Innovative philanthropist and businessman Edward B. Robin, whose impact on Jewish life stretched from Los Angeles to New York and on to Israel and Russia, died on Oct. 8 after a long illness at Cedars Sinai Hospital, surrounded by his family. He was 80 years old.
Funeral services were held Oct. 12 at the Sinai Memorial Park with Rabbis Nolan Lebovitz and Edward Feinstein of Valley Beth Shalom synagogue officiating.
“Ed represented every day of his life the best of what our tradition expects of us as an honest, selfless and great leader for his family, his business and his community.”
– Richard Sandler
“Ed represented every day of his life the best of what our tradition expects of us as an honest, selfless and great leader for his family, his business and his community. Ed was a thoroughly decent human being who touched so many of us and we, and the world, are all better because of Ed,” noted Richard Sandler, a colleague and friend of Robin for 40 years.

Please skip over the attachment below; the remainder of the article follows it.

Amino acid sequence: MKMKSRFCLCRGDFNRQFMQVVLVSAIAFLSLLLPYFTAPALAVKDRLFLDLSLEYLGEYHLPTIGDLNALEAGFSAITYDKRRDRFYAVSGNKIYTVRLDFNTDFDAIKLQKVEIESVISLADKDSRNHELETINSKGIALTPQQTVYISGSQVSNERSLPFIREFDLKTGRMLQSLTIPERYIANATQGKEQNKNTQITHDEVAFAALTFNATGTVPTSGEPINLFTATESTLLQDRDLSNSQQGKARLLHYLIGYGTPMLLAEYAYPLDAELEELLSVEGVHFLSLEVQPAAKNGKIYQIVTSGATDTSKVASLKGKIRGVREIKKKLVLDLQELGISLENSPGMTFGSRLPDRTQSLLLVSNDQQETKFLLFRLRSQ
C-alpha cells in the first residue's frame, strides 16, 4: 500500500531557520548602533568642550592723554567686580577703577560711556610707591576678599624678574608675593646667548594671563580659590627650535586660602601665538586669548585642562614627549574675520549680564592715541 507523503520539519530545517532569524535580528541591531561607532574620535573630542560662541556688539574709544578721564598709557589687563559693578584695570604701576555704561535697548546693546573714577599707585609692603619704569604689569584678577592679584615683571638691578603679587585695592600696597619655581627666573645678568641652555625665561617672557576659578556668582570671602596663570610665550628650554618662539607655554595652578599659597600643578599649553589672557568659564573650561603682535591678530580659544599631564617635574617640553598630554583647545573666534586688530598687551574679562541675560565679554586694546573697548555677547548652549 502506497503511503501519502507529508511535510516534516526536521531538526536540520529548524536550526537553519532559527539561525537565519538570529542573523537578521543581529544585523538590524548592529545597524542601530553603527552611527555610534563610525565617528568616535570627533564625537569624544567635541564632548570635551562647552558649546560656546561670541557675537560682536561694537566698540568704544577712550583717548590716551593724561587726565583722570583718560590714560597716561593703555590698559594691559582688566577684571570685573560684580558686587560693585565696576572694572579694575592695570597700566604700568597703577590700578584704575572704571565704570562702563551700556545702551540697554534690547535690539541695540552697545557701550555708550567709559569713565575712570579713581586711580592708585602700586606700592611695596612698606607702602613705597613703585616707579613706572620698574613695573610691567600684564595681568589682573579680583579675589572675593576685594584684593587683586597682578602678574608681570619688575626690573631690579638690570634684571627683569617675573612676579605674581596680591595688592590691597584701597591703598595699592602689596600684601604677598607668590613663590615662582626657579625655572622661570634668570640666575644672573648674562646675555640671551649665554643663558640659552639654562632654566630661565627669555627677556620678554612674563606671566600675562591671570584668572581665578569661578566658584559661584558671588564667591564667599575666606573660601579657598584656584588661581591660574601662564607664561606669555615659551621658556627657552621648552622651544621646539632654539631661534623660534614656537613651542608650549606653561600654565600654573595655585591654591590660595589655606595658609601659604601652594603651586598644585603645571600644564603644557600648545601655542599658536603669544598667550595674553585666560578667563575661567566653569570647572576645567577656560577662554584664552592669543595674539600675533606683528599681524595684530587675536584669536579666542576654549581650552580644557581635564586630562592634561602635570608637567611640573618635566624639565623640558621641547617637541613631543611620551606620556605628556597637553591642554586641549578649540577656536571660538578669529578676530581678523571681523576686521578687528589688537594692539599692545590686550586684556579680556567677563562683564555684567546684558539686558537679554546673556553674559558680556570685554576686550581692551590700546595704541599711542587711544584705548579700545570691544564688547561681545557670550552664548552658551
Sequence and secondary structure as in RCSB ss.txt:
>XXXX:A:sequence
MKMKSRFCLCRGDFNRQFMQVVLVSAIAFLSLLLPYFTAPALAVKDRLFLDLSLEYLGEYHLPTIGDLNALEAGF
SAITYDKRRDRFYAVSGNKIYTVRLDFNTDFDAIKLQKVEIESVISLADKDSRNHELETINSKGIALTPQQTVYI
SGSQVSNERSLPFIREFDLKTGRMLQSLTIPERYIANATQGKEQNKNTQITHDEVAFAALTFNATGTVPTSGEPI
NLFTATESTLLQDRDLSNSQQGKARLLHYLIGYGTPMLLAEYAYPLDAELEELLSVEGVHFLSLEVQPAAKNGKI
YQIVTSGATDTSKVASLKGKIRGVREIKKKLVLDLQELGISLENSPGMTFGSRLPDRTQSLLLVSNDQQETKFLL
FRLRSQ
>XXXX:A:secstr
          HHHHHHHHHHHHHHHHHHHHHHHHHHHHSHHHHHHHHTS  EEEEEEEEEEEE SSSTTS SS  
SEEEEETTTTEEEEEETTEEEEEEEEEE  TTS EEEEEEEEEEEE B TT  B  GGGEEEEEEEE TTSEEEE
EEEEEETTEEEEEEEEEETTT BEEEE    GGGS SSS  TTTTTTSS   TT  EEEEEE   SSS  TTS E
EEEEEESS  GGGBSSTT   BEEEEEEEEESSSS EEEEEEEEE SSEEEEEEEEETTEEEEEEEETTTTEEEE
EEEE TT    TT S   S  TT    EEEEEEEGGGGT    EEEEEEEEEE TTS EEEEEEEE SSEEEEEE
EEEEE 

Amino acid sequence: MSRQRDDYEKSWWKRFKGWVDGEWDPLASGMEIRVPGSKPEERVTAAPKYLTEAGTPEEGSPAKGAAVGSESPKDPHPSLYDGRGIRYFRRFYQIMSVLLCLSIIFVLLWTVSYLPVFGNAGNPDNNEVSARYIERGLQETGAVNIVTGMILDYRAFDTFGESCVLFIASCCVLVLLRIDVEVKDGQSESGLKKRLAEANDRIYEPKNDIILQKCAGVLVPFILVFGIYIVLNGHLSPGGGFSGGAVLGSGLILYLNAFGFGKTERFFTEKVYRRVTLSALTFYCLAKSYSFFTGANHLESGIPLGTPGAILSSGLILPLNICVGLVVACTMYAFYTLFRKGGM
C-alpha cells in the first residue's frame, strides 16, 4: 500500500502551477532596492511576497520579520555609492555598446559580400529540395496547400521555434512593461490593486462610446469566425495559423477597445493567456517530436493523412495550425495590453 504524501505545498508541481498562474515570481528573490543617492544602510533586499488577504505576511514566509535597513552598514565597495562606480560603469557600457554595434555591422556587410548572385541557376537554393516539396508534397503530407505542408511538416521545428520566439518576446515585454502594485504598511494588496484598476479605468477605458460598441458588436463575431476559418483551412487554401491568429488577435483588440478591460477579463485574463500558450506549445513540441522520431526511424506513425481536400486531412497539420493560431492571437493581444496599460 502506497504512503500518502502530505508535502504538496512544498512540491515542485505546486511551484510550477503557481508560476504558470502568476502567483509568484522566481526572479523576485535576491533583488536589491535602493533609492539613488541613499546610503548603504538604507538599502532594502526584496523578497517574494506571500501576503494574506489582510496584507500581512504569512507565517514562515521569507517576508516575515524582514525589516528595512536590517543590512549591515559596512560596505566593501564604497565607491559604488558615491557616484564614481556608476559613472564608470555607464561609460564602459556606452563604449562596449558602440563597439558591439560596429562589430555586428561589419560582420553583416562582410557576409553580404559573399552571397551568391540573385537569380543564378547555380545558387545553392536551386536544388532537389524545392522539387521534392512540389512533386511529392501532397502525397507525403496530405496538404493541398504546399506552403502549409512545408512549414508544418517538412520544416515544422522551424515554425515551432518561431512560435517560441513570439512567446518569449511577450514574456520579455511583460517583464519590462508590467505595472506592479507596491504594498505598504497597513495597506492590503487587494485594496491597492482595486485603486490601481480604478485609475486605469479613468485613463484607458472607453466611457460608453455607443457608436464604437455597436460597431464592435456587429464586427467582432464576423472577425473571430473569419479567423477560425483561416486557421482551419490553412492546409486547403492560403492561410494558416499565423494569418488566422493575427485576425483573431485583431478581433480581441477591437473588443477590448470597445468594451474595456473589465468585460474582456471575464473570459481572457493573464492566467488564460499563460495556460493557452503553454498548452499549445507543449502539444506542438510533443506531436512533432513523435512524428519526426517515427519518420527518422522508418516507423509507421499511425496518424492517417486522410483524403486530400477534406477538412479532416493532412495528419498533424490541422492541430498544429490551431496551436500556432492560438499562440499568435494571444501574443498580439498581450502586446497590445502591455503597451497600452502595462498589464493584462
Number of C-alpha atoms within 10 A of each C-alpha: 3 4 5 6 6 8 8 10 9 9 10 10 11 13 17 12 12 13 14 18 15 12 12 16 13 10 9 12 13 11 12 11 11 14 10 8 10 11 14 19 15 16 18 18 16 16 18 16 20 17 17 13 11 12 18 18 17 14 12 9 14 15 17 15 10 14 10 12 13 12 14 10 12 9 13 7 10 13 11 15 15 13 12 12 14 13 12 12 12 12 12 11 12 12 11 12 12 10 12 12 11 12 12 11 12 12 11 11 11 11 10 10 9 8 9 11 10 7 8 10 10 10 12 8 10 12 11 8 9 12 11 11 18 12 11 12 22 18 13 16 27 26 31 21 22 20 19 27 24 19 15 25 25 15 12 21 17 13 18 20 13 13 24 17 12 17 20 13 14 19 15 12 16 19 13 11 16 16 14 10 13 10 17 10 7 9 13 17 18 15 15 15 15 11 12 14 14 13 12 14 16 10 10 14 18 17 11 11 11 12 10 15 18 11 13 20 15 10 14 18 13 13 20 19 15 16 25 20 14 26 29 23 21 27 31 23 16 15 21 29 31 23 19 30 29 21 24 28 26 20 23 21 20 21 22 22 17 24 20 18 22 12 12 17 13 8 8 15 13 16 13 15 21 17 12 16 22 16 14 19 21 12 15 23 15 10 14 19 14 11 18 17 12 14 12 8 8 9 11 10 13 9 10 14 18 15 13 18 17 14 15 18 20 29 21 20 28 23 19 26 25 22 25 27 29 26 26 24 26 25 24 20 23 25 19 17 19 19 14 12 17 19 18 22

After graduating from the University of Florida and the Duke School of Law, Robin moved from Charleston (South Carolina) to Los Angeles, where he initially worked as an attorney for the National Labor Relations Board.
In 1975 he embarked on what was to become his lifelong dual role as a pioneer in the specialized insurance field and the protection of Jews worldwide.
A mere listing of his leadership roles in Jewish organizations worldwide would call for a book-length article.
For instance, as chairman of the National Coalition Supporting Jews he became a chief advocate for the freedom and rights of Jews in Russia, Ukraine, Belarus, the Baltic states and Eurasia.
Additional offices included vice chair of the Jewish Federation of Greater Los Angeles, chairman of the Young Leadership Cabinet of the United Jewish Appeal and founder and chair of the North American Jewish Forum.
Among the highlights of numerous activities was his organizing of the 1987 Rally for Soviet Jews in Washington DC, which drew some 250,000 supporters.
Robin was equally committed to the welfare of domestic Jewish communities, holding leadership roles in the LA Jewish Federation and in the field of Jewish health organizations.
In addition, he served as board member Valley Beth Shalom Synagogue, American Jewish Joint Distribution Committee, Jerusalem Press Club, the Paideca-U.S. program and board member and chair of the Wende Museum of the Cold War in Culver City.
Edward Robin is survived by Peggy Robin, his wife of 58 years, children Jill Linhardt (Nat Linhardt) and Richard Robin (Nurit Robin) and eight grandchildren.